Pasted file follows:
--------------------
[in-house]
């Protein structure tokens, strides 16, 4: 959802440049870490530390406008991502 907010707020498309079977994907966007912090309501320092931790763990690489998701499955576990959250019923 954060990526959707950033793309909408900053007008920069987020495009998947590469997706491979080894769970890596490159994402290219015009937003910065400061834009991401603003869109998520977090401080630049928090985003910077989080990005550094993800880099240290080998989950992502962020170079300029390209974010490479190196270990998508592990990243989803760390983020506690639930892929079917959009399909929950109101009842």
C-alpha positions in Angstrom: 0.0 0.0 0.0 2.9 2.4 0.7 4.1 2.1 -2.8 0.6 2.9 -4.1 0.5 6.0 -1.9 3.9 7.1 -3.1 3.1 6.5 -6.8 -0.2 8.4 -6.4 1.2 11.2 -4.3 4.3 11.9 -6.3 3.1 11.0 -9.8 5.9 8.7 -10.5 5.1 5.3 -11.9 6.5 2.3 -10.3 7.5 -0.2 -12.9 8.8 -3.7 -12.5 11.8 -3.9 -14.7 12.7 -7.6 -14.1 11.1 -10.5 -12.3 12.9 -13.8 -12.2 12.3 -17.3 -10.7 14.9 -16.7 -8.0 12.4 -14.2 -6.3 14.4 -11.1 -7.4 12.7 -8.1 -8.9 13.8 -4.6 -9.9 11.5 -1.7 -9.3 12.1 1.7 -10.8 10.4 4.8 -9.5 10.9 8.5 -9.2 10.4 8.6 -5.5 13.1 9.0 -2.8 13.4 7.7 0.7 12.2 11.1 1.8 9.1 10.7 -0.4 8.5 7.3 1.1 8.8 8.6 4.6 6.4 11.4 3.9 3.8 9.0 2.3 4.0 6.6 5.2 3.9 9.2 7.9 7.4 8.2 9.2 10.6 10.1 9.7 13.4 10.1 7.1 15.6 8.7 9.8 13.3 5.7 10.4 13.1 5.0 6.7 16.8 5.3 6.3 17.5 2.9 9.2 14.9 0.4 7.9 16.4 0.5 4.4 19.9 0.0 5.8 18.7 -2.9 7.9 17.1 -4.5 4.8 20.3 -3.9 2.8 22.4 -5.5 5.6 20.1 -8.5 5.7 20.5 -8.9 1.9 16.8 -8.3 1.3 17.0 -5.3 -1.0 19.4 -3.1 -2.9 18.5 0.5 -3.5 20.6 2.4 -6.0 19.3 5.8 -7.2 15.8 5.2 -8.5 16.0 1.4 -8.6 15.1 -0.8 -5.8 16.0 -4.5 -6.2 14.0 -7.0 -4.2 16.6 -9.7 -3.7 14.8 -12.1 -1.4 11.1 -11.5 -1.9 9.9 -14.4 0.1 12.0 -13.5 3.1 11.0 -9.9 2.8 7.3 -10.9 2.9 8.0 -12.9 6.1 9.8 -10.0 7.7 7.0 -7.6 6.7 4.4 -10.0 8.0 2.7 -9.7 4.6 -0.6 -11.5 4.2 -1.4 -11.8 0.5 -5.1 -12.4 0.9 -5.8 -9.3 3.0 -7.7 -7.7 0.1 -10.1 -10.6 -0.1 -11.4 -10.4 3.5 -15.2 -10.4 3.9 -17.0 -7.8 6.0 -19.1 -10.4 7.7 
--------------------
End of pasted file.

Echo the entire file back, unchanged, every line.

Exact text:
[in-house]
């Protein structure tokens, strides 16, 4: 959802440049870490530390406008991502 907010707020498309079977994907966007912090309501320092931790763990690489998701499955576990959250019923 954060990526959707950033793309909408900053007008920069987020495009998947590469997706491979080894769970890596490159994402290219015009937003910065400061834009991401603003869109998520977090401080630049928090985003910077989080990005550094993800880099240290080998989950992502962020170079300029390209974010490479190196270990998508592990990243989803760390983020506690639930892929079917959009399909929950109101009842």
C-alpha positions in Angstrom: 0.0 0.0 0.0 2.9 2.4 0.7 4.1 2.1 -2.8 0.6 2.9 -4.1 0.5 6.0 -1.9 3.9 7.1 -3.1 3.1 6.5 -6.8 -0.2 8.4 -6.4 1.2 11.2 -4.3 4.3 11.9 -6.3 3.1 11.0 -9.8 5.9 8.7 -10.5 5.1 5.3 -11.9 6.5 2.3 -10.3 7.5 -0.2 -12.9 8.8 -3.7 -12.5 11.8 -3.9 -14.7 12.7 -7.6 -14.1 11.1 -10.5 -12.3 12.9 -13.8 -12.2 12.3 -17.3 -10.7 14.9 -16.7 -8.0 12.4 -14.2 -6.3 14.4 -11.1 -7.4 12.7 -8.1 -8.9 13.8 -4.6 -9.9 11.5 -1.7 -9.3 12.1 1.7 -10.8 10.4 4.8 -9.5 10.9 8.5 -9.2 10.4 8.6 -5.5 13.1 9.0 -2.8 13.4 7.7 0.7 12.2 11.1 1.8 9.1 10.7 -0.4 8.5 7.3 1.1 8.8 8.6 4.6 6.4 11.4 3.9 3.8 9.0 2.3 4.0 6.6 5.2 3.9 9.2 7.9 7.4 8.2 9.2 10.6 10.1 9.7 13.4 10.1 7.1 15.6 8.7 9.8 13.3 5.7 10.4 13.1 5.0 6.7 16.8 5.3 6.3 17.5 2.9 9.2 14.9 0.4 7.9 16.4 0.5 4.4 19.9 0.0 5.8 18.7 -2.9 7.9 17.1 -4.5 4.8 20.3 -3.9 2.8 22.4 -5.5 5.6 20.1 -8.5 5.7 20.5 -8.9 1.9 16.8 -8.3 1.3 17.0 -5.3 -1.0 19.4 -3.1 -2.9 18.5 0.5 -3.5 20.6 2.4 -6.0 19.3 5.8 -7.2 15.8 5.2 -8.5 16.0 1.4 -8.6 15.1 -0.8 -5.8 16.0 -4.5 -6.2 14.0 -7.0 -4.2 16.6 -9.7 -3.7 14.8 -12.1 -1.4 11.1 -11.5 -1.9 9.9 -14.4 0.1 12.0 -13.5 3.1 11.0 -9.9 2.8 7.3 -10.9 2.9 8.0 -12.9 6.1 9.8 -10.0 7.7 7.0 -7.6 6.7 4.4 -10.0 8.0 2.7 -9.7 4.6 -0.6 -11.5 4.2 -1.4 -11.8 0.5 -5.1 -12.4 0.9 -5.8 -9.3 3.0 -7.7 -7.7 0.1 -10.1 -10.6 -0.1 -11.4 -10.4 3.5 -15.2 -10.4 3.9 -17.0 -7.8 6.0 -19.1 -10.4 7.7 